PLANNING FOR 2003
December 5, 2001
TO THE EDUCATOR ADDRESSED:
In July 2000, each public school superintendent was sent a document
detailing my decisions for accountability rating standards for 2001
and 2002. In that July document, I committed to providing planning
reports to educators each year through 2003 that would contain a variety
of analyses to assist in preparing for scheduled developments in assessment
and accountability. This correspondence is the second in that series
of planning reports.
The 2002-2003 school year will begin the process of change that will
have a major impact on Texas public school education at every level.
That year, third grade students will be subject to very personal consequences
for unsatisfactory performance on the state assessment in reading.
Beginning in 2003-2004, high school students in eleventh grade will
also be required to pass the state assessments in English language
arts, mathematics, science and social studies in order to graduate.
Simultaneously, the rigor of those required assessments will be substantially
increased. The three changes that are highlighted below represent
significant increases in expectations for Texas public education:
• NEW STATE ASSESSMENT SYSTEM. Beginning in 2003, a new state
assessment system, the Texas Assessment of Knowledge and Skills
(TAKS), will be administered to students at grades 3 through 11.
The new state assessments are expected to be more rigorous than
the current Texas Assessment of Academic Skills (TAAS) tests. This
is because they are based on the more rigorous state-mandated curriculum
(the Texas Essential Knowledge and Skills, or TEKS) and because
they are linked in difficulty to an exit-level testing requirement
for graduation that incorporates higher expectations.
• TESTING REQUIREMENT FOR GRADUATION. As stated above, the testing
requirements for graduation will increase and the exit-level test
will be designed for the 11th grade. Unlike the current exit-level
tests administered in 10th grade in reading, writing, and mathematics,
the new grade 11 TAKS tests will assess English language arts, mathematics,
science, and social studies, and require knowledge of Algebra I
and Geometry, Biology and integrated Chemistry and Physics, English
III, early American and United States History, world geography,
and world history. The class of 2005 (students who are 9th graders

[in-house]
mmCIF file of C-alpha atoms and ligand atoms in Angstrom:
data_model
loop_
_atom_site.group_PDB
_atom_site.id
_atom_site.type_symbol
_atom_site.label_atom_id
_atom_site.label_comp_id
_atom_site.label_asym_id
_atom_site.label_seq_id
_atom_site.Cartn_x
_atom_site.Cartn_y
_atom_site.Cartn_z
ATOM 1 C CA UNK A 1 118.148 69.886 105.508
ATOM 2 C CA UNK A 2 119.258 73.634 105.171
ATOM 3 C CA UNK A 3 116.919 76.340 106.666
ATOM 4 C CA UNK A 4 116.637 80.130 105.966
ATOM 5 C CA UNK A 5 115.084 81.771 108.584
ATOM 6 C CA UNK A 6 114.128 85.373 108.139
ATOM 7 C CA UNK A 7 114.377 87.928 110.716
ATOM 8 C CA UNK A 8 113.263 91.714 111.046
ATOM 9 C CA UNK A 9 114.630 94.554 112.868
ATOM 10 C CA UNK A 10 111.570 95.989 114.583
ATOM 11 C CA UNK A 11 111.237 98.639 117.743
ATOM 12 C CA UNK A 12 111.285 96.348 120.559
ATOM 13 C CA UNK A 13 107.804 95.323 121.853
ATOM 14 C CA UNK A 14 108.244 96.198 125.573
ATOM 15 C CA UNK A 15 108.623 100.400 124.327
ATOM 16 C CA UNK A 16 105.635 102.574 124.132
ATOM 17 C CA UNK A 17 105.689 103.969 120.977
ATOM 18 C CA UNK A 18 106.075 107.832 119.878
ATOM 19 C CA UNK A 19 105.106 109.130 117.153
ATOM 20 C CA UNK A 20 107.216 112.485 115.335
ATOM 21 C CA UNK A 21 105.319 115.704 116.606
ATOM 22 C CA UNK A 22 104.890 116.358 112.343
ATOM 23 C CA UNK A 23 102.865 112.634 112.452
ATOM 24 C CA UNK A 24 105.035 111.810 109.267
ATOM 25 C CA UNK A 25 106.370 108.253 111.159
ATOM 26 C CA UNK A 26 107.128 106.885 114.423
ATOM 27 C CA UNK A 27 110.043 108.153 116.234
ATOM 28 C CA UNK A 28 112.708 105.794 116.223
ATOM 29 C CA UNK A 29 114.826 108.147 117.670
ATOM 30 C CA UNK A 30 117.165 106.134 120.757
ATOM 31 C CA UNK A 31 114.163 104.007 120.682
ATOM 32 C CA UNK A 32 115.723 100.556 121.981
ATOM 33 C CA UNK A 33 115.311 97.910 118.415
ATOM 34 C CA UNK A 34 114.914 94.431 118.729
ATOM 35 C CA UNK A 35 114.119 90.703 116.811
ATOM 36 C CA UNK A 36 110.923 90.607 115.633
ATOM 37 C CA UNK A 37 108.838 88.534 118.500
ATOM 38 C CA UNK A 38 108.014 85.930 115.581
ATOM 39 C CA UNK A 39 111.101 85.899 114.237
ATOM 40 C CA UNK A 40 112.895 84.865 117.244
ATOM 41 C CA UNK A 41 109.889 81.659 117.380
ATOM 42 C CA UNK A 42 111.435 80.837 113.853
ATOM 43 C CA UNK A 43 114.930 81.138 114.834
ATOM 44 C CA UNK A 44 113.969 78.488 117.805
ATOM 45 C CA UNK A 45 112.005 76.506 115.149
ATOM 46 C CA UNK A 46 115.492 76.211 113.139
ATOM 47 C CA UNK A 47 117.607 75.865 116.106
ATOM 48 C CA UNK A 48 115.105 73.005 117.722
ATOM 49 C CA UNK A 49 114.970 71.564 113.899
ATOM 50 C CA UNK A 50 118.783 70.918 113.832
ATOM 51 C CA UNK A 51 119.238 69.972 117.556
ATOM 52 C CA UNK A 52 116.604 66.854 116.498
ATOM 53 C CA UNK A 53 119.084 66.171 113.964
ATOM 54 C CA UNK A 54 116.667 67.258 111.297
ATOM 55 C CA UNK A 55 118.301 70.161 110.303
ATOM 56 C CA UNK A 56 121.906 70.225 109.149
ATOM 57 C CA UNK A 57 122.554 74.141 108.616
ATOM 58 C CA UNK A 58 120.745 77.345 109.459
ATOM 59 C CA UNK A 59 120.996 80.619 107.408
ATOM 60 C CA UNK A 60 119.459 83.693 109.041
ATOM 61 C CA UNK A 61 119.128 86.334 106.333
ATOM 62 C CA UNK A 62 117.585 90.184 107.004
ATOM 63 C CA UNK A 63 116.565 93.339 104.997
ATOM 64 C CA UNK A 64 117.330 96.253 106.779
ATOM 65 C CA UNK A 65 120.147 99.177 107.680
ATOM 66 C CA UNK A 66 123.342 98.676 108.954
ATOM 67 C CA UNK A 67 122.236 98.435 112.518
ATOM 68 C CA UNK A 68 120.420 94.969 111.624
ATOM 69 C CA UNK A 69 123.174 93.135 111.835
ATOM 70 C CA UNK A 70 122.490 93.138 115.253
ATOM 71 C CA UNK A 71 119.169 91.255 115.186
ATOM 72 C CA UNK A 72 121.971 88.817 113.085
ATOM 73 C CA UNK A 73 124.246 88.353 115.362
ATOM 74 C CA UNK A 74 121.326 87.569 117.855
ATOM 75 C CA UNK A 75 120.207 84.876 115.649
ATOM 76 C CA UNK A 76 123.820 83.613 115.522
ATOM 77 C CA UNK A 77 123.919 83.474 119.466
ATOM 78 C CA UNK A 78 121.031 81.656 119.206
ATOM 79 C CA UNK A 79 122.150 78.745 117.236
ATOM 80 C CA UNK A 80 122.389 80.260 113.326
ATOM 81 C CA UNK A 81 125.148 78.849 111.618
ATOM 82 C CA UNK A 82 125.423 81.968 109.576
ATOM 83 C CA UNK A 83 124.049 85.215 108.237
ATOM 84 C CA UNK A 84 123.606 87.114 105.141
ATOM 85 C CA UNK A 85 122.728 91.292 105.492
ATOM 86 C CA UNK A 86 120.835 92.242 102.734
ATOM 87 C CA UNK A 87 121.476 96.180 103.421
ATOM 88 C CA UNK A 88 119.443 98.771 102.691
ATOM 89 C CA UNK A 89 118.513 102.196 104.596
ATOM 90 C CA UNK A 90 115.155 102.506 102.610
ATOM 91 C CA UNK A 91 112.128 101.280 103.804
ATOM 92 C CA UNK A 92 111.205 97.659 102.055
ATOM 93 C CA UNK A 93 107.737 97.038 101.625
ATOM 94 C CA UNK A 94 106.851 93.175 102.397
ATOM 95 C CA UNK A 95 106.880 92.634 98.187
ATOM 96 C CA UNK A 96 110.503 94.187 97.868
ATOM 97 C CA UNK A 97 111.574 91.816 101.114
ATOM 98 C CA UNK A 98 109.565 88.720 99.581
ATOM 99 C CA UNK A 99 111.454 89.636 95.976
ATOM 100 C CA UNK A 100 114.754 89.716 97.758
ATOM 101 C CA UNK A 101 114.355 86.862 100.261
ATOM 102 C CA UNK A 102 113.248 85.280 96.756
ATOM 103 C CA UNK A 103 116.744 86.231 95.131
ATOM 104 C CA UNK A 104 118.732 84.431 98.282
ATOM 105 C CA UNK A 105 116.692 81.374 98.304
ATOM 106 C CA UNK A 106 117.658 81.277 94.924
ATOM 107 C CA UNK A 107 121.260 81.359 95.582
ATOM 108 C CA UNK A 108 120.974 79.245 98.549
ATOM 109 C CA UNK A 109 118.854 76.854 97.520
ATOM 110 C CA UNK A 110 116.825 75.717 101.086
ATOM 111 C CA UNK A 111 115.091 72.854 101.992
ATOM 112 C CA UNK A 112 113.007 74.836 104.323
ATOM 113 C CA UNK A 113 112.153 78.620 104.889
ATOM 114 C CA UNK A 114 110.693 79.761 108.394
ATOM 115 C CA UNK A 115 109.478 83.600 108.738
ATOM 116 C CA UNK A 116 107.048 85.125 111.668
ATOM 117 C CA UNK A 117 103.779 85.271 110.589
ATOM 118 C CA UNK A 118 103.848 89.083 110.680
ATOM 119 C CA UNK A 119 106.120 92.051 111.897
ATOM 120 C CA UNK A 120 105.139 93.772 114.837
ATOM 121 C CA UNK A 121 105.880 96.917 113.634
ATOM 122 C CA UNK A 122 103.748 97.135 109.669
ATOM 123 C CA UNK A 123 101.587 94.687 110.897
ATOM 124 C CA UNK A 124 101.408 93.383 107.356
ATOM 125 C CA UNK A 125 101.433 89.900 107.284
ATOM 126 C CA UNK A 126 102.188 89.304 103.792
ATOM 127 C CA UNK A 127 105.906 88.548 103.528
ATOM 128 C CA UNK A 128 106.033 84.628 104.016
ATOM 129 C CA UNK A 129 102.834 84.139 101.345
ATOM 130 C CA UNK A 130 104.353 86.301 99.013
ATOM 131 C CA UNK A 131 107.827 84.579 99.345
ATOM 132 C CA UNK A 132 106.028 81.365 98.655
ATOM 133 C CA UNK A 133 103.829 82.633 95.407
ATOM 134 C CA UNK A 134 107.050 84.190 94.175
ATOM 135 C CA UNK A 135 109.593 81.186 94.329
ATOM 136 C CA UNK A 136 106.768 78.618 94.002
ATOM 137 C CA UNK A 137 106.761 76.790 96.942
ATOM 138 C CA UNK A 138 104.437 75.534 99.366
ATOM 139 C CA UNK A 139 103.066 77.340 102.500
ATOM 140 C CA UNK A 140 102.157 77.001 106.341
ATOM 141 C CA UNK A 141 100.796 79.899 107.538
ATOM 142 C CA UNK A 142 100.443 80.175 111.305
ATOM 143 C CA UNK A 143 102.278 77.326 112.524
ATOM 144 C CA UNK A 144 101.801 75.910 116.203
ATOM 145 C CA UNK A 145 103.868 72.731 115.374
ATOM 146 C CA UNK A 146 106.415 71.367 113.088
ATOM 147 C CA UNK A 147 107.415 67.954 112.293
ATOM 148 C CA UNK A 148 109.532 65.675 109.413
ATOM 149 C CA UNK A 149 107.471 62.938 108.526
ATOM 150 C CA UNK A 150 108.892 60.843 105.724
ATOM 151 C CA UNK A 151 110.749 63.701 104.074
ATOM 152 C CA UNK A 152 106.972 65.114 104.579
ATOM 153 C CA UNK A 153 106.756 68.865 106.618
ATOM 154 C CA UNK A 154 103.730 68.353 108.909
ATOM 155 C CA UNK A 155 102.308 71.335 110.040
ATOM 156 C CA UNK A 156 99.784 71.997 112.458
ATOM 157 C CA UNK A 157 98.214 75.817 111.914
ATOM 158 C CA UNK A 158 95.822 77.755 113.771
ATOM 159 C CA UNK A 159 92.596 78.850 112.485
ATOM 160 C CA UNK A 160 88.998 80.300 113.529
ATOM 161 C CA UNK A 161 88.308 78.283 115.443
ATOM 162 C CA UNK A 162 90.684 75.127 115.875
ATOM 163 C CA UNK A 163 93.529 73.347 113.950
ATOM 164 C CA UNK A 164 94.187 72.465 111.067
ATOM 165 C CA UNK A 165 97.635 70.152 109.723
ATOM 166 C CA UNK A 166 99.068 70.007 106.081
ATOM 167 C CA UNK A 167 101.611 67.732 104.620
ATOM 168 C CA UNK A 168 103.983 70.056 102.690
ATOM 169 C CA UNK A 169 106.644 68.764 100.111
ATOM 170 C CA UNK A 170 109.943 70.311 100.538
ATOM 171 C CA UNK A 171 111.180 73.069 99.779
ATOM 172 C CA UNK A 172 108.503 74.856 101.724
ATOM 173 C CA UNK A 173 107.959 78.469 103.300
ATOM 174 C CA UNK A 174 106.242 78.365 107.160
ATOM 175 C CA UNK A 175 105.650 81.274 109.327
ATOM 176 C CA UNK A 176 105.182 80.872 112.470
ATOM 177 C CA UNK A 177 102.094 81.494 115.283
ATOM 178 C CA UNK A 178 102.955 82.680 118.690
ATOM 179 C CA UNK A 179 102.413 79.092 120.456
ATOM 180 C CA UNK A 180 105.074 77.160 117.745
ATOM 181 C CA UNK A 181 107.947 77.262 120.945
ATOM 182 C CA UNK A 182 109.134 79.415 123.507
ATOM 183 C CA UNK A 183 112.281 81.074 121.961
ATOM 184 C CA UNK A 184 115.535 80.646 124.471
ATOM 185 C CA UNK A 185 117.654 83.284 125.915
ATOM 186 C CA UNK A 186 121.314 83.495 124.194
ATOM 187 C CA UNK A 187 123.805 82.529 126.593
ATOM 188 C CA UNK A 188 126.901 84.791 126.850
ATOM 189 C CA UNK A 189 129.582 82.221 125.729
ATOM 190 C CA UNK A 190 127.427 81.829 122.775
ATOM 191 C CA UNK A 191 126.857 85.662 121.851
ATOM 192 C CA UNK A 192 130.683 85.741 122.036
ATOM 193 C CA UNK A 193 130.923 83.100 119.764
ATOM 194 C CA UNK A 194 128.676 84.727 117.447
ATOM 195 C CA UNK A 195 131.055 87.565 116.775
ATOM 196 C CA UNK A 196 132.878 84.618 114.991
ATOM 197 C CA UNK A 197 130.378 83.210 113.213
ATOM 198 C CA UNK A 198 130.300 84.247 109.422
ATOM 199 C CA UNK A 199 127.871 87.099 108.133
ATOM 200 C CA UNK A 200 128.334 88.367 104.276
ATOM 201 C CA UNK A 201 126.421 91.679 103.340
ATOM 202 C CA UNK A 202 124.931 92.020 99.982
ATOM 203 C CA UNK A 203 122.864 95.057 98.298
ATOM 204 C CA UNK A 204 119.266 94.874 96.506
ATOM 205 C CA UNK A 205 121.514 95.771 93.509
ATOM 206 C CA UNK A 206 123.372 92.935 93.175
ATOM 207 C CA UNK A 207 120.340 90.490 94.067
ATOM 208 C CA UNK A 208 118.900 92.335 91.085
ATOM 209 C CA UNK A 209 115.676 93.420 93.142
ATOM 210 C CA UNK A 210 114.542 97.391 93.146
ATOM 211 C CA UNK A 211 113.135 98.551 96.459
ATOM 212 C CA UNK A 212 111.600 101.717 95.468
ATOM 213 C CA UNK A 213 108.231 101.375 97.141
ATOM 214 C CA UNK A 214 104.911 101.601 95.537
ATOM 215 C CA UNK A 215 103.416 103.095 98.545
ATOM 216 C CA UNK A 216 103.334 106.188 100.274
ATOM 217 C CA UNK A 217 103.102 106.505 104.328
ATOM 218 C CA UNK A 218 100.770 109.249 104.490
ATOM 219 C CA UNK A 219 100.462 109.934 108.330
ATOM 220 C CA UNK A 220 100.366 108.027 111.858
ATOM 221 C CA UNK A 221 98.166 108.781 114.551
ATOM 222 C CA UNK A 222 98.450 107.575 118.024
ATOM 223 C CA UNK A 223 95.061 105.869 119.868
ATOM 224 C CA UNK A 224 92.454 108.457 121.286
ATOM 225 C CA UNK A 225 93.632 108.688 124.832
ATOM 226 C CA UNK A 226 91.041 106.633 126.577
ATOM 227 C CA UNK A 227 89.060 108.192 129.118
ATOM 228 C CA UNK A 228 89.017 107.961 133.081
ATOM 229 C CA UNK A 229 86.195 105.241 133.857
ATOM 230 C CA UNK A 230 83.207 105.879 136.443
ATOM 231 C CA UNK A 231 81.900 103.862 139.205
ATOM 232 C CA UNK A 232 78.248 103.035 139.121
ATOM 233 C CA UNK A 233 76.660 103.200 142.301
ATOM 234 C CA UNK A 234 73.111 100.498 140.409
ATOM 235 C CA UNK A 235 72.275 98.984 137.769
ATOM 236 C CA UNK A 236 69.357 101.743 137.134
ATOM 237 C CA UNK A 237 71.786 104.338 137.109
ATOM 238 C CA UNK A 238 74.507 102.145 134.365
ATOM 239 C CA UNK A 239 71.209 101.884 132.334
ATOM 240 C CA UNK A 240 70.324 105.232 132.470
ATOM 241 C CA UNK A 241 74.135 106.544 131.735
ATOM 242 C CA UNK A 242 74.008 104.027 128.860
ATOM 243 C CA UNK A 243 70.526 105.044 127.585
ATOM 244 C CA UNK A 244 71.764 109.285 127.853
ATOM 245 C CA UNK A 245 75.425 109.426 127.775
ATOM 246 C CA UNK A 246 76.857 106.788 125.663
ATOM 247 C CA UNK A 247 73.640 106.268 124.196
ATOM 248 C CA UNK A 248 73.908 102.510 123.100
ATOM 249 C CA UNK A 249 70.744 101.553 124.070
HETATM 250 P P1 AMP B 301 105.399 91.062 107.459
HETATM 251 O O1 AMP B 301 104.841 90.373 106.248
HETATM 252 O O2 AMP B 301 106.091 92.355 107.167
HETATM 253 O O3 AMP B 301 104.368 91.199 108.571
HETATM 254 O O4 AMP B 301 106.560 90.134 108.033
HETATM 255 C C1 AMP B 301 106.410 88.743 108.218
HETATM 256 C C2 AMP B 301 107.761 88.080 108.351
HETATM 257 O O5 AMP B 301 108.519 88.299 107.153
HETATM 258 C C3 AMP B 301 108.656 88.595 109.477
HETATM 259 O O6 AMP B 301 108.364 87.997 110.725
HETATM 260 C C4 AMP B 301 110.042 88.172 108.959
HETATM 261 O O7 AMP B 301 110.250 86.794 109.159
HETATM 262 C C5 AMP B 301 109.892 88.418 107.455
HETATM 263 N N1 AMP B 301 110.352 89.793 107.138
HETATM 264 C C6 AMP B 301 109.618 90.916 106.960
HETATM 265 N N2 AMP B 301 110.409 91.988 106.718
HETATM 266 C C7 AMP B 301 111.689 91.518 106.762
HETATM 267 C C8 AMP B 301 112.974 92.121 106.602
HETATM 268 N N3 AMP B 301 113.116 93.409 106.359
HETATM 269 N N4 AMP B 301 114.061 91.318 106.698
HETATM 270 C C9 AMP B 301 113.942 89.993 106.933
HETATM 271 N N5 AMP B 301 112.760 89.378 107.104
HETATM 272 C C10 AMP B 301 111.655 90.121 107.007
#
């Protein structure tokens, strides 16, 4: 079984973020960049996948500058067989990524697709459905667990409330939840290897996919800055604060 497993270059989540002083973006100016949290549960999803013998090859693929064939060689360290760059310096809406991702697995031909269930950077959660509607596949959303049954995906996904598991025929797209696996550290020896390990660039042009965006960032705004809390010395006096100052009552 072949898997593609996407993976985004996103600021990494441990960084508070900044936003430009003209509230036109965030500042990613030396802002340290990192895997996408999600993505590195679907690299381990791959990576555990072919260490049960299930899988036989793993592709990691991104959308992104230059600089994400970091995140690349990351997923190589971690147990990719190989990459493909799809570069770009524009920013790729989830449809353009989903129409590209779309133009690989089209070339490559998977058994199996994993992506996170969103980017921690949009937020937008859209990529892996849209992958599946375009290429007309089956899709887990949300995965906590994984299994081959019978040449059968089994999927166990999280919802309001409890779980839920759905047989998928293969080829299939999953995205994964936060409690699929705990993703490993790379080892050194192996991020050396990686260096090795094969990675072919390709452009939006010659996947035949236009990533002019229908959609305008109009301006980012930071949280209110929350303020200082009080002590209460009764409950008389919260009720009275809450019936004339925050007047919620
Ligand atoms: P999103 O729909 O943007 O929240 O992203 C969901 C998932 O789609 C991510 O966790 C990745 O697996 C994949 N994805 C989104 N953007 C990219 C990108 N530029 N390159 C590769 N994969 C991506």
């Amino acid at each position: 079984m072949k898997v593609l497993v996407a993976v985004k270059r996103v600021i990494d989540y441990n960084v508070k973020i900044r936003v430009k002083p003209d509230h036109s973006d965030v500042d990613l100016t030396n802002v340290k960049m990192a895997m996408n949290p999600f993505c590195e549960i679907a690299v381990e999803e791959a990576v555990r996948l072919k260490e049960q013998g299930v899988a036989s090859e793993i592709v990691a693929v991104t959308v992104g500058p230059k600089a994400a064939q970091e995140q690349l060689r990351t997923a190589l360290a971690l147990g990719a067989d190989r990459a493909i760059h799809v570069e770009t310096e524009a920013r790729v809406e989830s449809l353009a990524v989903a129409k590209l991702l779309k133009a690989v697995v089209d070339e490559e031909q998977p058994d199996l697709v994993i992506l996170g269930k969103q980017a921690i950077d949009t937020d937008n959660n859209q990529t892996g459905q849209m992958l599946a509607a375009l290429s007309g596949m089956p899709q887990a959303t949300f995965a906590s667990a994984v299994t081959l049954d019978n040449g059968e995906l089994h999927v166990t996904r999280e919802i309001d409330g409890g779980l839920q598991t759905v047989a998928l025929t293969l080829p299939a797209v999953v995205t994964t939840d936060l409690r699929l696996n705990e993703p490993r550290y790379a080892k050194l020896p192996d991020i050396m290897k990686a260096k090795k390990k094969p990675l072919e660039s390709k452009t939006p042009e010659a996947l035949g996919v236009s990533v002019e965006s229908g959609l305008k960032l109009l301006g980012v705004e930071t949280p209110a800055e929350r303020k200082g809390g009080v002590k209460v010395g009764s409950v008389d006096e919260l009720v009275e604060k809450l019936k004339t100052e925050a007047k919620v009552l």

in 2001-02) will be the first class required to pass the new TAKS
assessments in order to graduate. The first testing opportunity
on the new exit-level assessments for these students will be in
the spring semester of the 2003-04 school year, when they will be
in 11th grade.
• STUDENT SUCCESS INITIATIVE. 2003 will also be the first year of
implementation of the Student Success Initiative (SSI). Students
in grade 3 that year must pass the state assessment in reading to
be promoted without the consultation of a grade placement committee.
Beginning in 2005, students in grade 5 must pass the state assessments
in reading and mathematics to be promoted; beginning in 2008, students
in grade 8 must pass the state assessments in reading and mathematics
to be promoted.
REPORT FOCUS. These planning reports are designed to highlight areas
of performance that may need strengthening in order for students to
meet these new testing requirements. Future accountability ratings
will be based on student performance results on these new assessments.
However, the focus here is to provide schools and districts with additional
ways of reviewing TAAS and End of Course (EOC) results to assist with
the analysis of the skills and knowledge that students will need to
meet the new TAKS testing requirements, especially those for graduation.
TIMING. Districts will receive these 2003 planning reports based
on spring 2001 assessment results in two separate mailings. The test
contractor transmitted the first mailing in May 2001. The second mailing
is this December 2001 correspondence. Two additional mailings to school
districts are scheduled in 2002 based on the spring 2002 assessment
results. The first mailing will be sent to districts by the test contractor
in May 2002. The second mailing, which will be similar to the enclosed
report, will be provided later in 2002.
ENCLOSED REPORT CONTENT. The enclosed report, titled 2003 Early Indicator
Report, December 2001, is generated for each district (one copy) and
all campuses (two sets) that serve students in grades 7 and above.
One campus set is for district use; the second set is to be distributed
to each campus. Also enclosed is a state-level 2003 Early Indicator
Report. The enclosed 2003 Early Indicator Report, December 2001 contains
the following information:
• 2001 Grade 8 All TAAS Tests. This section shows